For peppers we went with a serrano for spicy, then a sweet green and sweet red. And then some kind of squash that my wife likes…yeah, I am not a big squash fan.

We ended up with 8 plants total…7 pots, one had two plants in it. Yup…very small garden!

We have some problems to deal with here…mainly the sun, it is very, very intense in the summer. And the ground is dry, but we have a well so that is not a problem. For the sun, we planted on the east side of the house, shaded from about 1pm on. And then there are the dogs and rabbits. Our combination chain-link and electric fence keeps the dogs in and the rabbits out. A 2″x3″ mesh piece of leftover construction mesh keeps the rabbits and dogs out of the garden itself. But, there are also the mice and rats. Yup, the joys of living in the country. Some 1/2″ construction mesh from Lowe’s today will take care of that problem…hopefully.

And I mentioned our ground is dry…very dry and sandy…very little organic matter. So that had to be dealt with. But, I am not going to till up a large garden…actually, I am not tilling up anything. I am digging holes and improving the soil just in that specific area.

So here goes…

East side of the house to shade the plants in the afternoon. The house proximity might also deter the tougher rabbits that make it through the electric fence. And of course…a shorter walk to water, weed, and harvest.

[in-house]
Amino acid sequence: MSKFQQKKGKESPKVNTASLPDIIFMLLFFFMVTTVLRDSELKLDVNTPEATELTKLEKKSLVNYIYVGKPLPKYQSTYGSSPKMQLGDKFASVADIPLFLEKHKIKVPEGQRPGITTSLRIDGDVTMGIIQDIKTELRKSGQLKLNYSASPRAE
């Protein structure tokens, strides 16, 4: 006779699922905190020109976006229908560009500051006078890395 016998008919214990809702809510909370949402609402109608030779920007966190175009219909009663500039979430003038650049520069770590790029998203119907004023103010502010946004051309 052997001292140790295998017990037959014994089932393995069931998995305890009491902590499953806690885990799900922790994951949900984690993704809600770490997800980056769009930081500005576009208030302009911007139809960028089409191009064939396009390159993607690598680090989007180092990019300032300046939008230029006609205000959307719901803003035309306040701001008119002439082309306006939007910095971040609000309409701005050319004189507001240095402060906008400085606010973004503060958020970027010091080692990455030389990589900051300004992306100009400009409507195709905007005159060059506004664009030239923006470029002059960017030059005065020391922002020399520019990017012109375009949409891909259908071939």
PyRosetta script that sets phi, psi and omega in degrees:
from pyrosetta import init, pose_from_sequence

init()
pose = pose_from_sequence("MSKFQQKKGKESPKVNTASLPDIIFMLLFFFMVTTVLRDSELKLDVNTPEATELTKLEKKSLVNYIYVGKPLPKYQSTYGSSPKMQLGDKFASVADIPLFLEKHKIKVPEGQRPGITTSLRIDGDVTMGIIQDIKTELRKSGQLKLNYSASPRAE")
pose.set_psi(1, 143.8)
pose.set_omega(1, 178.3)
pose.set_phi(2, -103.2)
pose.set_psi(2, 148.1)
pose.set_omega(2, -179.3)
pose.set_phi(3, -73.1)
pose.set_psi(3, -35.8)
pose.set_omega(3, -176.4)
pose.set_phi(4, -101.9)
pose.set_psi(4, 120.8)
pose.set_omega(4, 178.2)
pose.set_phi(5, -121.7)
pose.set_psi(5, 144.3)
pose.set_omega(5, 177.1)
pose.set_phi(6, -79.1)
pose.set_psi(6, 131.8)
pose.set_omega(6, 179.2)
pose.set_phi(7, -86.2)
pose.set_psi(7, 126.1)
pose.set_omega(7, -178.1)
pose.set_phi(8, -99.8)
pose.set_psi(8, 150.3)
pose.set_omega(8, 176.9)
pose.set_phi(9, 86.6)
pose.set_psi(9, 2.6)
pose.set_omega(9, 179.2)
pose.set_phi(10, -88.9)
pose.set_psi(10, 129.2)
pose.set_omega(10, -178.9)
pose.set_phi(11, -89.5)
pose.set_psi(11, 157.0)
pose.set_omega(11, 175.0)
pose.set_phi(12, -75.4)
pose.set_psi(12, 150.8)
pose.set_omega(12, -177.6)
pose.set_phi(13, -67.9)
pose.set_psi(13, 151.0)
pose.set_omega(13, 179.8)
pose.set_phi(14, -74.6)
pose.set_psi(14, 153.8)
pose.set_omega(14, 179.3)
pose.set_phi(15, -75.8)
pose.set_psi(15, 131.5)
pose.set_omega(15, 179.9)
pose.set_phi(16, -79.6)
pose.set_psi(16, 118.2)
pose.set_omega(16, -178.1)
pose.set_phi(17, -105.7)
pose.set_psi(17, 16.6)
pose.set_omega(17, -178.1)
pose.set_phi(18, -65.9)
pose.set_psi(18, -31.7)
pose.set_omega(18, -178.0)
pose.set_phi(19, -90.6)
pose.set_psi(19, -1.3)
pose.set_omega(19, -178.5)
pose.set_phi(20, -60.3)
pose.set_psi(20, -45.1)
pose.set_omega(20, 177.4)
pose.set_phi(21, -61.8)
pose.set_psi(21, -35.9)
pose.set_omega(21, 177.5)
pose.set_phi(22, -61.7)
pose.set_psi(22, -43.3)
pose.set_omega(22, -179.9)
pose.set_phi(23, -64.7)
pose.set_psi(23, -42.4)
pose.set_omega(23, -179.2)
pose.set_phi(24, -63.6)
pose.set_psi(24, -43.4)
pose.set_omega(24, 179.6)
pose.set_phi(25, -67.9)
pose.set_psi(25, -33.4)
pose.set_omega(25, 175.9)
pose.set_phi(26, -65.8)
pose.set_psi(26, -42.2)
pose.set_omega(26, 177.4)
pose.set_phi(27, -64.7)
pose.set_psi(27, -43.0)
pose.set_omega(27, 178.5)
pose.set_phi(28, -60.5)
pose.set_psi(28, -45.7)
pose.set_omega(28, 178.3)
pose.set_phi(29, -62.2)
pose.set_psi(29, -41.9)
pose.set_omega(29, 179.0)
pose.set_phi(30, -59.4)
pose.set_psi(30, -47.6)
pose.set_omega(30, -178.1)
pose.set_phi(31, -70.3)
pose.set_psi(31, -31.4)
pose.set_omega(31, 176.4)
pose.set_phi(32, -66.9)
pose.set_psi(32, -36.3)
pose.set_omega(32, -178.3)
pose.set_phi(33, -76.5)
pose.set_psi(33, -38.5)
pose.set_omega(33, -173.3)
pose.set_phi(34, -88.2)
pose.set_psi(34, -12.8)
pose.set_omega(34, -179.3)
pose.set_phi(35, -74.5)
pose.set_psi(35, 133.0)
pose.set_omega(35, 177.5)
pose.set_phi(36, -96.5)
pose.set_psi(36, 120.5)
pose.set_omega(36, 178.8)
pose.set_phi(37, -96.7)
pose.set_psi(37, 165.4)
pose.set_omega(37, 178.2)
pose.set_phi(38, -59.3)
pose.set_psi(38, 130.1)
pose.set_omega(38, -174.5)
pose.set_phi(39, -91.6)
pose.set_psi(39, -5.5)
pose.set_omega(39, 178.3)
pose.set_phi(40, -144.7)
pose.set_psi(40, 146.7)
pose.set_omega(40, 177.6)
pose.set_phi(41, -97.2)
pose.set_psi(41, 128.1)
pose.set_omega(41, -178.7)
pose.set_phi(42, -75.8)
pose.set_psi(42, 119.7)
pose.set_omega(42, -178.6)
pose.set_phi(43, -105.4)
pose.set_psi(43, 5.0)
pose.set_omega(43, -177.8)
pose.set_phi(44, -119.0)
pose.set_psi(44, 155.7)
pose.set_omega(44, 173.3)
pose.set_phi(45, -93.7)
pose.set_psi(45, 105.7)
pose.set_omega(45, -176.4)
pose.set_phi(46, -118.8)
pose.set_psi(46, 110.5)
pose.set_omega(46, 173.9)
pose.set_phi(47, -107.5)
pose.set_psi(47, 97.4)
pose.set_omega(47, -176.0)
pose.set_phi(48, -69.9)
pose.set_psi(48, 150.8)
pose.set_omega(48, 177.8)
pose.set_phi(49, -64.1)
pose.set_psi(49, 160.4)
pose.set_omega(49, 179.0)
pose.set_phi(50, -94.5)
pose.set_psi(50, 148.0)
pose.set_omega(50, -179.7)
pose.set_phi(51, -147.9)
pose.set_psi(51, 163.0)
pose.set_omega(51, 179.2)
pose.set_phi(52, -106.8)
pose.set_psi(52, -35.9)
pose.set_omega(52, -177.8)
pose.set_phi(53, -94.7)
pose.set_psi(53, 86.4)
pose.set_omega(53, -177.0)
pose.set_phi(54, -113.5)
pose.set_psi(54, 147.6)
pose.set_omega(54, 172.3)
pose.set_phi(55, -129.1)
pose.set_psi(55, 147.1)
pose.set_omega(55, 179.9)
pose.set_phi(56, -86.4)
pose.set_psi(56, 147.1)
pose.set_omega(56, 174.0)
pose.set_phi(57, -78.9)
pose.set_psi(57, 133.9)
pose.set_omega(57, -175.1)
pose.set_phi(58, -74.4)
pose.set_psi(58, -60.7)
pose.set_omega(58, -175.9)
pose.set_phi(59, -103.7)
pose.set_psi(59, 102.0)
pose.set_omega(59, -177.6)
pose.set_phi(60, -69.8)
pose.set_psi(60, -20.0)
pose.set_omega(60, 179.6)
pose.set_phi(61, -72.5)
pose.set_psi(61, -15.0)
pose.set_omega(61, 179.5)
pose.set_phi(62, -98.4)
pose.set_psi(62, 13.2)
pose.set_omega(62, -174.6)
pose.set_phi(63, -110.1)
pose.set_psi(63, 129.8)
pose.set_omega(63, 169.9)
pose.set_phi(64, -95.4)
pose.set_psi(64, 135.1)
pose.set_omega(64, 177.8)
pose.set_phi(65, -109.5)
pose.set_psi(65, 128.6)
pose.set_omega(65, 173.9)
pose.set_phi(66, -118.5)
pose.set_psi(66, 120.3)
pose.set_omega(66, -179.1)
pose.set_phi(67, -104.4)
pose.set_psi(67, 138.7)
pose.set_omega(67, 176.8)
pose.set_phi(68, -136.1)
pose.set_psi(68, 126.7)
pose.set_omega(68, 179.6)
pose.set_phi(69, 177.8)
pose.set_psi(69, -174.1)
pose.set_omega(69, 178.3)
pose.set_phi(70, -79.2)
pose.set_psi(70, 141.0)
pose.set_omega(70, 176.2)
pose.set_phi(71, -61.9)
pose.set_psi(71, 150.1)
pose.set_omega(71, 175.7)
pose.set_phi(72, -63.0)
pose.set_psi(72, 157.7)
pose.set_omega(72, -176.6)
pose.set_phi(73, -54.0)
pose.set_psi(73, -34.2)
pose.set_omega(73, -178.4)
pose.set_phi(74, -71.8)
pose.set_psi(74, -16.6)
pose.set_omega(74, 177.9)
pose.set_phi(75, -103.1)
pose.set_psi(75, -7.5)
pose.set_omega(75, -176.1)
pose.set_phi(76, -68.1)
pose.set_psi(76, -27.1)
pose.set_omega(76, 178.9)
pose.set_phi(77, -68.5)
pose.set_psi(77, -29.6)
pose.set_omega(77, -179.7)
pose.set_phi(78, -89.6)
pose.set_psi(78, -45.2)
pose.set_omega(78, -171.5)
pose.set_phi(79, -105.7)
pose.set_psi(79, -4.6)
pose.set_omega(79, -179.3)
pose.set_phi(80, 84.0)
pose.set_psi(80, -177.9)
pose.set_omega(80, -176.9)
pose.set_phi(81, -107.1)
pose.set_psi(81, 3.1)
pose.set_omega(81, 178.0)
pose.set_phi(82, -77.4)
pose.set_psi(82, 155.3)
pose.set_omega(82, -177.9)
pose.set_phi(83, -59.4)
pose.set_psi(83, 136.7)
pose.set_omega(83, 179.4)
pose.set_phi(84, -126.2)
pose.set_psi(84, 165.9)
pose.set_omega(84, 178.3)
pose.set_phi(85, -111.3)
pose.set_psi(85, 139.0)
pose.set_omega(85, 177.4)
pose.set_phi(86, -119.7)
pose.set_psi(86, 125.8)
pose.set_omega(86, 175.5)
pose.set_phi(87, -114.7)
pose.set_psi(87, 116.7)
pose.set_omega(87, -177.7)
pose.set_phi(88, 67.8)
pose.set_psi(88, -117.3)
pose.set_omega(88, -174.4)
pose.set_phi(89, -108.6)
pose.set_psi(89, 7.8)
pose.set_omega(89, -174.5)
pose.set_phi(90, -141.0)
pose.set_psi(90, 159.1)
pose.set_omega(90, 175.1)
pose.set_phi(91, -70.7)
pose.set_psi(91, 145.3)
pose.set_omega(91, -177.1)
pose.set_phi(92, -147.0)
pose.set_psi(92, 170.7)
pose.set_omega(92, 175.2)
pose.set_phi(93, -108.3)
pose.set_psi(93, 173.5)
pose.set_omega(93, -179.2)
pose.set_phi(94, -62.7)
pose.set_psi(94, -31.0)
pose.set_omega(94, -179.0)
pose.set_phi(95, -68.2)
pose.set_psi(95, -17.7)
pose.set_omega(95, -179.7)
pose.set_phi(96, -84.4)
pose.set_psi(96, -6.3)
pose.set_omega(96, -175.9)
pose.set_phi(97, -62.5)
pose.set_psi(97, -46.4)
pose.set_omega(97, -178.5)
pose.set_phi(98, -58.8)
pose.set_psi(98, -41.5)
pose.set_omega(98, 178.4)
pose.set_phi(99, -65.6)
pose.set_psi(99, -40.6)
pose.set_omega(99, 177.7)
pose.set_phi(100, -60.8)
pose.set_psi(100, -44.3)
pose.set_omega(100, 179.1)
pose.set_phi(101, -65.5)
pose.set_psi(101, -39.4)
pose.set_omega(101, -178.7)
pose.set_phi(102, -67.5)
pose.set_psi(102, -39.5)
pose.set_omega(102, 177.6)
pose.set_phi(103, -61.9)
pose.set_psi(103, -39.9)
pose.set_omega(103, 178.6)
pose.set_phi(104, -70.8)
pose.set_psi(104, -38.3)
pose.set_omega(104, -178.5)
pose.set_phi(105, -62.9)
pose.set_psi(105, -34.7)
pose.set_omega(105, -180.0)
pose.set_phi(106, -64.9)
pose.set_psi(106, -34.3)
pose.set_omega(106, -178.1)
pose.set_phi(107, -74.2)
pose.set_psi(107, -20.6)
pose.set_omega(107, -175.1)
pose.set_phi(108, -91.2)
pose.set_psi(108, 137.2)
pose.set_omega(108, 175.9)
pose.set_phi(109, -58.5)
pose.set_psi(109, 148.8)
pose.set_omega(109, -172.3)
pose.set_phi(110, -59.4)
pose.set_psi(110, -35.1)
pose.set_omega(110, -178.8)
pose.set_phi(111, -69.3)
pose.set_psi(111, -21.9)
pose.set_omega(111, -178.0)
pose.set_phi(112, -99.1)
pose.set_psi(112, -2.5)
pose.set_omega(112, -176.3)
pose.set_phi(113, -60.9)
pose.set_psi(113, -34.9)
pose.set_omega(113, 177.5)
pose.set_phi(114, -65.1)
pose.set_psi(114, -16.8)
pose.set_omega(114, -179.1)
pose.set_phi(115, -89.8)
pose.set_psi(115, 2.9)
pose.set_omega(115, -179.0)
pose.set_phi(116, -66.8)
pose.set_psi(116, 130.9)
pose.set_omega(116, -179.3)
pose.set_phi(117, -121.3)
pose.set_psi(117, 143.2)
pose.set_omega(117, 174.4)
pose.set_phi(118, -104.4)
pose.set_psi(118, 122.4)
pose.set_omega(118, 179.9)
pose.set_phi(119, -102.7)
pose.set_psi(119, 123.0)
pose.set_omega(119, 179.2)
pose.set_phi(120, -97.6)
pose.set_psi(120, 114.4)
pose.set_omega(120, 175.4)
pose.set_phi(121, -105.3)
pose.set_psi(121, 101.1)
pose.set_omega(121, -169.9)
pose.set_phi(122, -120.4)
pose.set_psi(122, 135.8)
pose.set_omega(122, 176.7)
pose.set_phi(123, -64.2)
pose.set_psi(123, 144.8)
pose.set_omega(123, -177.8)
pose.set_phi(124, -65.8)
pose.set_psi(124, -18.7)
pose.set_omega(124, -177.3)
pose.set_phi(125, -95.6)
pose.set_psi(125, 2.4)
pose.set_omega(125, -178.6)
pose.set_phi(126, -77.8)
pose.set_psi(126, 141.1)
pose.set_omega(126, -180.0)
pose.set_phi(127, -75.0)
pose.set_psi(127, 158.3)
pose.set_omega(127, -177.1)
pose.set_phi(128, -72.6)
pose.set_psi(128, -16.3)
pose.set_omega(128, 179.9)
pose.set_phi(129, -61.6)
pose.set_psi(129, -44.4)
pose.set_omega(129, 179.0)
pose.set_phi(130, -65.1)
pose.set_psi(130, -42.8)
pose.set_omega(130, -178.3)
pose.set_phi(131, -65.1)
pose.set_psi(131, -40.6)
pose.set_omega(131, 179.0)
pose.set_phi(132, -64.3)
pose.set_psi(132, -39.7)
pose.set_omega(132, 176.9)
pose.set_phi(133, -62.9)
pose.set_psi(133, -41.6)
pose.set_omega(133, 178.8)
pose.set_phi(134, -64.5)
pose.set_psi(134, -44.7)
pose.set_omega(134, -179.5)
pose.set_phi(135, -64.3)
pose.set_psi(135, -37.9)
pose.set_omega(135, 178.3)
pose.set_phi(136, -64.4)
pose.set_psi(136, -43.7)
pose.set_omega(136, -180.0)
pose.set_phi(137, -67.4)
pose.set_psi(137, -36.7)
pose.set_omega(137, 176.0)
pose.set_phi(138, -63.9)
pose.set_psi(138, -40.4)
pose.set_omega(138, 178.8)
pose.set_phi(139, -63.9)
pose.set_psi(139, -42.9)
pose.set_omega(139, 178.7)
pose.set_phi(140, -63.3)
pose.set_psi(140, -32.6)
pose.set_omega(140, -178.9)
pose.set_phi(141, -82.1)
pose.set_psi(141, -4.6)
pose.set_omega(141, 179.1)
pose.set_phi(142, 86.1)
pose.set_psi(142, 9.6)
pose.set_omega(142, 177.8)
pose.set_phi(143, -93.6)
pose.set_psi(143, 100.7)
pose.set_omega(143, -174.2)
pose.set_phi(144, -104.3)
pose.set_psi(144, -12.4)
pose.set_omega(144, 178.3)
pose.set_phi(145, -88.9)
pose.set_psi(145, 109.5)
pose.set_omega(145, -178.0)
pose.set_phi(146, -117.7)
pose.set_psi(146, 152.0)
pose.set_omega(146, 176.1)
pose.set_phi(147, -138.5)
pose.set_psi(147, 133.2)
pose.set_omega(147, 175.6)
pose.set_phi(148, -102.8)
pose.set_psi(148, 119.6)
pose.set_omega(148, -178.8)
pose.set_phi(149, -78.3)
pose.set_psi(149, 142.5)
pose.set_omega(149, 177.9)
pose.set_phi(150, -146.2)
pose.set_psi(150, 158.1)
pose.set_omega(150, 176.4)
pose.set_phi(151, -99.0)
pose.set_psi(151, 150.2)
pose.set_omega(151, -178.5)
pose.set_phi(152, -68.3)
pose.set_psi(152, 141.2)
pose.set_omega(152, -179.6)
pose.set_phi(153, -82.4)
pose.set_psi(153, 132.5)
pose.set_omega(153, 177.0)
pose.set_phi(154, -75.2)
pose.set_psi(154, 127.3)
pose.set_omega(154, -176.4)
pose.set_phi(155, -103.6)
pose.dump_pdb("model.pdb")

As I mentioned earlier, I am digging holes for each individual plant. Saves work and reduces amount of soil amendments. Notice how dry and hard. Dug the hole approximately 14″ in diameter and a little over a foot deep.


For soil I mixed 1/3 native soil (sand), 1/3 peat moss, and 1/3 steer manure/compost. I mixed it in the wheelbarrow. I used the soil from lower in the hole where it was less hard and a little more moist.
I didn’t use fancy stuff like pearlite or vermiculite…WAY too expensive and WAY too little return on the dollars spent.


Here is what I choose to use to improve the soil. No specific reason I choose this stuff. It’s just what they had, and would work for what I wanted it to do.


So there you go! Our small garden in a small space (5′ x 5′) all laid out, in the ground…now the finishing touches.


Put up the non-fancy fence and watered it all in.
Tomatoes tomorrow???


Not going to let anything go to waste! These are little sprigs of grass I dug up when digging my plant holes. I moved them to an area where I have the potential for soil erosion. Grass in this area is scarce, so why not use it constructively? Yes, I watered it in. No, I have no idea if it will make it or not.

So why am I sharing this with you? Thought you might be interested…yeah, right. Now the real reason…I want to show you that a small garden is still possible, even if you are starting a bit late like I am. And while it may not feed you 100%…it might feed you 15% or 5%…and that is better than nothing. Plus you learn to garden for when you may really need it. And at the very least you can harvest the seeds and save them for next year.